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Card Basics: Overseas Purchases


Whether you're traveling on business or pleasure, taking a credit or charge card with you will make your life easier — especially when you cross borders.


Cards offer travelers both convenience and safety. You won't have to carry much cash, since you can use a card for purchases as well as cash withdrawals in local currency. If a card is lost or stolen, you may be able to get a replacement while you are still on your trip. And if your card falls into the wrong hands, you will not be responsible for more than $50 in fraudulent charges. If you have an American Express charge or credit card you will not be responsible for any fraudulent charges. For more information on card fraud, click here.


Tips for overseas travel


  • When planning your trip, pack a wallet that includes some local currency for incidental expenses and taxis, some travelers checks for any emergencies and only those cards you plan to use while traveling.
  • Bring more than one card, that way, if you have a problem or go over your credit limit on one, you will still be able to use another. Carry each card separately, and don't bring cards you won't be using.
  • Many cell phones and other mobile devices have built-in calculators. With one, you can quickly convert local currency into dollars to determine the exact price of an item.
  • Before you leave home, make a list of your card account numbers and the international phone numbers to call if your cards are lost or stolen, or if you're having problems using them. (U.S.-based toll-free numbers aren't accessible from outside North America.) Bring one copy of the list with you, and leave another with someone you trust at home.
  • Keep all receipts and any documentation of purchases in a safe place.
  • If you are making multiple purchases at a single location, ask for your total to be itemized. You may need this breakdown when you go through customs on your way home.
  • Know what items are restricted by your country's import regulations. If you buy something and are not allowed to bring it into the country, you may not be able to get a refund from the merchant. Examples of prohibited items include elephant ivory, fireworks, fur, leather, fruits and vegetables. U.S. Customs and Border Protection has a list of items that are prohibited or restricted from entering the United States.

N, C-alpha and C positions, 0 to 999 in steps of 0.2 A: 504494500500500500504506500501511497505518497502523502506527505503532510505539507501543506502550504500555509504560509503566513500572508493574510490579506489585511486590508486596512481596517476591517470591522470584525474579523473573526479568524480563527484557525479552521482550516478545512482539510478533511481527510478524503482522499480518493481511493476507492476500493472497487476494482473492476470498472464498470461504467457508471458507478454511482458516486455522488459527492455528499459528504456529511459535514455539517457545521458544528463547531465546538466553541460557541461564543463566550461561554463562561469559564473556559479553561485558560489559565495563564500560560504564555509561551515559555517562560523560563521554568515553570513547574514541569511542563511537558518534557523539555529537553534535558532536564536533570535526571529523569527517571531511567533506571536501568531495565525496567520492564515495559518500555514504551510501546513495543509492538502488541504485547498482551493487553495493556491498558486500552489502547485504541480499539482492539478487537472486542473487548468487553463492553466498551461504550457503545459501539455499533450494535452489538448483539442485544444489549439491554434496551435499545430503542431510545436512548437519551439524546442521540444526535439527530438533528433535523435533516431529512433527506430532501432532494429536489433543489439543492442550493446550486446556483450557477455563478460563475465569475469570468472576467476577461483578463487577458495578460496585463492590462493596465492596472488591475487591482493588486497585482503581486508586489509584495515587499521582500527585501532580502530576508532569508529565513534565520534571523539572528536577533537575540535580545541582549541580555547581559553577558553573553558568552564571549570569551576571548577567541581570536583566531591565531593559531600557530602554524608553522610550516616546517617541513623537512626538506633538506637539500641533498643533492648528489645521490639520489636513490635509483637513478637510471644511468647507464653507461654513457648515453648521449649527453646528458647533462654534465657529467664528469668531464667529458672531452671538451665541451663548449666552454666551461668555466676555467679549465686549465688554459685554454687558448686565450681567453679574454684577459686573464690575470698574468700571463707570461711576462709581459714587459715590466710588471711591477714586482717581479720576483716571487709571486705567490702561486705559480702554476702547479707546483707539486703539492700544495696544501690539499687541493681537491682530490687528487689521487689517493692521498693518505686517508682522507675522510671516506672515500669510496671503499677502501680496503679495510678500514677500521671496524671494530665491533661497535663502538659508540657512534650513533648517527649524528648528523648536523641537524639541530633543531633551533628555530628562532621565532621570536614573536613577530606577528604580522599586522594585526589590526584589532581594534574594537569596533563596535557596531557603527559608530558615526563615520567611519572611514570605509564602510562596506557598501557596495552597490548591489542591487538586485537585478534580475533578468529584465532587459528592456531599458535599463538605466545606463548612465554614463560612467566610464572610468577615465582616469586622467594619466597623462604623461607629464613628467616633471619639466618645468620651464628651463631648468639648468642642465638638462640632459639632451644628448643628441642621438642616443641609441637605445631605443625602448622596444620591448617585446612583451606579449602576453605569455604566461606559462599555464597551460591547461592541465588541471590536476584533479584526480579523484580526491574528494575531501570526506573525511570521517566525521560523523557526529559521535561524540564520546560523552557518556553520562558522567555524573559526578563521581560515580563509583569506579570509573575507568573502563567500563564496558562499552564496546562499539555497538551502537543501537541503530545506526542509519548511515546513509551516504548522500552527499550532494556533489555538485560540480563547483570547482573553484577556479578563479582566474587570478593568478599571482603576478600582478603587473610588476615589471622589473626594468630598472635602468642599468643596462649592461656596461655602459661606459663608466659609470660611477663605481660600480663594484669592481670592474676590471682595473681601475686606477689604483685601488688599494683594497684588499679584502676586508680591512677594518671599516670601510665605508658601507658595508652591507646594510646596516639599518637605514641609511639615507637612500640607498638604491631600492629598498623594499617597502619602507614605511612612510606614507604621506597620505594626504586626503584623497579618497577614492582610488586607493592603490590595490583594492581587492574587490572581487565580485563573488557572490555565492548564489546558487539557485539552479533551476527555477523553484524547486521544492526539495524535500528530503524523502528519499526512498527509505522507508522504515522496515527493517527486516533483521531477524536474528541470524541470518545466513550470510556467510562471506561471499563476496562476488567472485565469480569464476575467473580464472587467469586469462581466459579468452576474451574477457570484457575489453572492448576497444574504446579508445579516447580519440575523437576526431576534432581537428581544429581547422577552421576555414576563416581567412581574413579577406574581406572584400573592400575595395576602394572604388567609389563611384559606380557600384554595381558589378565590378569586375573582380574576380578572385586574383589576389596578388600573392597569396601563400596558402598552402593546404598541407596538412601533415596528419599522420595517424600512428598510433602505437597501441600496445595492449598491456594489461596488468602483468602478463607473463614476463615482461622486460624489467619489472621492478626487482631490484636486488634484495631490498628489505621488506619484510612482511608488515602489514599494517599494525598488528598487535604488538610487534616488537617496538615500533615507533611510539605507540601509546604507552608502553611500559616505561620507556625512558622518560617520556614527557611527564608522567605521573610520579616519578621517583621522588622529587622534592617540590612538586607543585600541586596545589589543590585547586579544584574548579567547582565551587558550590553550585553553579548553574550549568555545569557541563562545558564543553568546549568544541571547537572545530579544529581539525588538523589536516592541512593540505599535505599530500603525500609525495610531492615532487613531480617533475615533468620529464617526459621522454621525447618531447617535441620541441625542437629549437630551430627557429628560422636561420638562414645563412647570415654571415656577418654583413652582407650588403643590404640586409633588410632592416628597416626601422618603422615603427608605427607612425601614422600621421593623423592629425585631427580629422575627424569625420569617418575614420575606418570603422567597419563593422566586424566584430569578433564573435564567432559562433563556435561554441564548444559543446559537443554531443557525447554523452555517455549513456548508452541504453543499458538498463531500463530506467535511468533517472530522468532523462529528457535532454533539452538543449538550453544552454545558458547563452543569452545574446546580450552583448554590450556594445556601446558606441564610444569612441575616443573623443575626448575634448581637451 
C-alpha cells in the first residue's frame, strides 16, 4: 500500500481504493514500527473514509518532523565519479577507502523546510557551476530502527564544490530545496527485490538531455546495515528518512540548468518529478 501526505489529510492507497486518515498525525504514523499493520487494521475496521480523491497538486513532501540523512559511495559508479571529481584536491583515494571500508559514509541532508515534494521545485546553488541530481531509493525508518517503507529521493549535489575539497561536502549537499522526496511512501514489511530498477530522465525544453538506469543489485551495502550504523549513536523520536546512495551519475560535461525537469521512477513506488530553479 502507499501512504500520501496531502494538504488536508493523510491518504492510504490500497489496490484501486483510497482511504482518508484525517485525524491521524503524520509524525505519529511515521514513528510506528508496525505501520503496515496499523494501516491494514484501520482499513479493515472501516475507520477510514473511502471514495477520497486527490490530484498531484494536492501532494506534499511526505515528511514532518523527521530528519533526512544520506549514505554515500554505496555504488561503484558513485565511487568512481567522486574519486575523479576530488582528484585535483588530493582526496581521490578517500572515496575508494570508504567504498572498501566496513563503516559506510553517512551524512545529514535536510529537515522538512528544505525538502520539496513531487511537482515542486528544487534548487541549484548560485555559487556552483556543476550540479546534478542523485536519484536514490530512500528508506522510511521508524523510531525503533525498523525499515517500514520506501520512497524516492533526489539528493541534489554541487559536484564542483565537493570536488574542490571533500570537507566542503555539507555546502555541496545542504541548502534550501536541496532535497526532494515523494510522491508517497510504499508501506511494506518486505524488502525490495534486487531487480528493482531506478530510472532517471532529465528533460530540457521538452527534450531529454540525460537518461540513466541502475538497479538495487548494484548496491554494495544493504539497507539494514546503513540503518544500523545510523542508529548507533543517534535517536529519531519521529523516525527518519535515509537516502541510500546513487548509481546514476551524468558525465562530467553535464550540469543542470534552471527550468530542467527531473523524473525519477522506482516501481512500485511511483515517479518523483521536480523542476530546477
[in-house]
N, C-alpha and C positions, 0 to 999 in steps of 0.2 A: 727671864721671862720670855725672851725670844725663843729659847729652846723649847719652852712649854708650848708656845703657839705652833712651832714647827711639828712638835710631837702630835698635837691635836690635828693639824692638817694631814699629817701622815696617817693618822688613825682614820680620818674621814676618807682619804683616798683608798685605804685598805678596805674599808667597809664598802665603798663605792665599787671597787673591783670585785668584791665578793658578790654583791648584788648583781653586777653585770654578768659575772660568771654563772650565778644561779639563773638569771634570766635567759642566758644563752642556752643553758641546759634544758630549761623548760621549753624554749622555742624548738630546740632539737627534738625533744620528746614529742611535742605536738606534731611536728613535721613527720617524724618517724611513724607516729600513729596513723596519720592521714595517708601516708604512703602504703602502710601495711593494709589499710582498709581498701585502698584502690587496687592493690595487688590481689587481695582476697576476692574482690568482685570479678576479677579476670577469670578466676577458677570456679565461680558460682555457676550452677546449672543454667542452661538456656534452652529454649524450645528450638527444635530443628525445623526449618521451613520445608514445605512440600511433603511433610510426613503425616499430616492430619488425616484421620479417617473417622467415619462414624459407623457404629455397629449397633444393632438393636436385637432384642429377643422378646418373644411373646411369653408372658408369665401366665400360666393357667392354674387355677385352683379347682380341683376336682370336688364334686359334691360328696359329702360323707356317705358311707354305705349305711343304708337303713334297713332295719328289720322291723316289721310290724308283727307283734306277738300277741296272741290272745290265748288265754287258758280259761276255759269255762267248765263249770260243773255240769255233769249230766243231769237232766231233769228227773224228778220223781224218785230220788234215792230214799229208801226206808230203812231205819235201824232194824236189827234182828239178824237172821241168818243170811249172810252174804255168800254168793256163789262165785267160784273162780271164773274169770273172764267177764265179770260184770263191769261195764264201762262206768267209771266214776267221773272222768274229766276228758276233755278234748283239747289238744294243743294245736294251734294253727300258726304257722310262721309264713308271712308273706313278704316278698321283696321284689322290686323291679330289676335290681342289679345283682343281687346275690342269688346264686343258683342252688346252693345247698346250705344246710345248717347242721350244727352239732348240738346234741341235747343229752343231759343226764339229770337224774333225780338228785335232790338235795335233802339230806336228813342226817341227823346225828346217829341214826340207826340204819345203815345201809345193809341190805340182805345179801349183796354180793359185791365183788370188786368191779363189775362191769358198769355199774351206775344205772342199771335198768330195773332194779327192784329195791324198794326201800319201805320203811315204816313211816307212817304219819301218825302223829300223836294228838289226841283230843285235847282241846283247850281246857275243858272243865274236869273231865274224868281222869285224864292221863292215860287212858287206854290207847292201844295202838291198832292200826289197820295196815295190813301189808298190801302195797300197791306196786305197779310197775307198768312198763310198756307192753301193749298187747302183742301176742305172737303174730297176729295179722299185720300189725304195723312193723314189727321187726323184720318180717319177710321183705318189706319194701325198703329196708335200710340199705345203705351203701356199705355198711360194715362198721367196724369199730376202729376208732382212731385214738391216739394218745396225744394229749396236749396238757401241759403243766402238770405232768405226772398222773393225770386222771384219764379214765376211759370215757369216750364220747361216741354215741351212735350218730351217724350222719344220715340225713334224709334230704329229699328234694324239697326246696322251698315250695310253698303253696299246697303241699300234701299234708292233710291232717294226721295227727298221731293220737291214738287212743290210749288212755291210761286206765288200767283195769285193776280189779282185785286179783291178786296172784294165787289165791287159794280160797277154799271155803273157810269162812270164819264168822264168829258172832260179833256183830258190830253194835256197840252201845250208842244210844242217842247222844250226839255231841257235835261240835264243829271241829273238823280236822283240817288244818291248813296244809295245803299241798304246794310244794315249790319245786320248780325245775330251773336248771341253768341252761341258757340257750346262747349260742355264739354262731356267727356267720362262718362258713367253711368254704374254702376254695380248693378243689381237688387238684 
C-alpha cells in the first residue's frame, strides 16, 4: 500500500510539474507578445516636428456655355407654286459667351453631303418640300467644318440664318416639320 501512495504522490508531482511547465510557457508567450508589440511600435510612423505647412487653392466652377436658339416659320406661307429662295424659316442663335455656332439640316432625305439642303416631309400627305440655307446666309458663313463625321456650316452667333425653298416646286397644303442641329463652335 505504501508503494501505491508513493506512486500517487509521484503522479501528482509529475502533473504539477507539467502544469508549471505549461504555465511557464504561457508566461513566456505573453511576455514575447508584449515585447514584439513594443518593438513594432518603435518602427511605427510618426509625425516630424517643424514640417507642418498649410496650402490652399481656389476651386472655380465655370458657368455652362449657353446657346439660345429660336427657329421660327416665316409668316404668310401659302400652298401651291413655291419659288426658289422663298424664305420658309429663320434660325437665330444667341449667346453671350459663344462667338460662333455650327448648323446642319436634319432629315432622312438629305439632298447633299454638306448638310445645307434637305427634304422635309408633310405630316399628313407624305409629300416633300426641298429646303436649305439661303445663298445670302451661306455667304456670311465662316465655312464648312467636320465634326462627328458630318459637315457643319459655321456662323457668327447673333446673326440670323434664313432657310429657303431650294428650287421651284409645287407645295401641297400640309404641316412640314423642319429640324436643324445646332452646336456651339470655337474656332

• Buying artwork, gems, antiques, antiquities or decorative objects? Protect yourself from counterfeit goods, which not only rip you off but may cause problems at customs. Counterfeit items, from fake designer handbags to pirated movies, will be confiscated by customs officials. If you are buying something of high value, hire a professional appraiser to determine its authenticity. At the very least, have the merchant provide you with a written description of the item. The content should include the provenance, quality or grade, date and price.
  • If you use your credit card to get cash from an ATM, be aware that there may be a daily limit on the amount of money you can take out and that you may be charged higher interest rates or fees.
  • If you charge merchandise and ask to have it shipped for you, as mentioned above, get a detailed list of items being shipped. Also, it's a good idea to purchase insurance in case of loss, theft or damage. Your card may already have a purchase protection plan in place.


Important Information to Know


  • Your card company will automatically convert your purchases from the local currency to U.S. dollars on your bill. Most card companies exchange money at rates that are more favorable than what consumers would get on their own. You may, however, incur a charge for foreign currency exchange for each purchase. These amounts vary from card to card, and will be outlined in your cardholder agreement. To avoid these fees altogether, international travelers may want to apply for a Platinum Card® from American Express which does not charge any foreign exchange fees and allows travelers to shop like a local in any country worldwide.
  • Chip & Pin Cards: New chip-embedded cards are increasingly popular outside of the United states, including in Europe, Asia-Pacific and Canada. This new technology known as E.M.V. (Europay, MasterCard and Visa) uses embedded chips to store personal information about the cardholder. A personal PIN is then required for authentication. American Express Cardmembers may still use their magnetic stripe cards worldwide, without a PIN. Simply present your Card to the merchant for authorization; even if the merchant's terminal is set up for chip and pin, it will still accept magnetic stripe cards. If you are at a railroad kiosk or similar terminal that only accepts chip-and-pin cards, simply present your magnetic stripe card to a clerk at a window for assistance and authorization.
  • If you travel to a country with a Value Added Tax (VAT), which is similar to sales tax, you may be entitled to a refund if you are not a citizen of that country. VAT ranges from 3 to 20 percent or more, depending on the type of product, and is already included in the price (it is not added at point-of-sale the way sales tax is in the U.S.). Bring your passport when you shop, and tell the merchant before you charge an item that you are interested in VAT refund documentation. You'll need to produce a sales receipt and the VAT documents at the airport before a refund will be processed. VAT may be refunded on your card or by check, depending on the policy of the store where you bought the item.
  • Hotels and car rental companies often place a "hold" on your credit card for anticipated charges, which may tie up your credit line.
  • In many countries, a comma is used instead of a decimal point. A price of 59.95 Euros will be denoted as €59,95.
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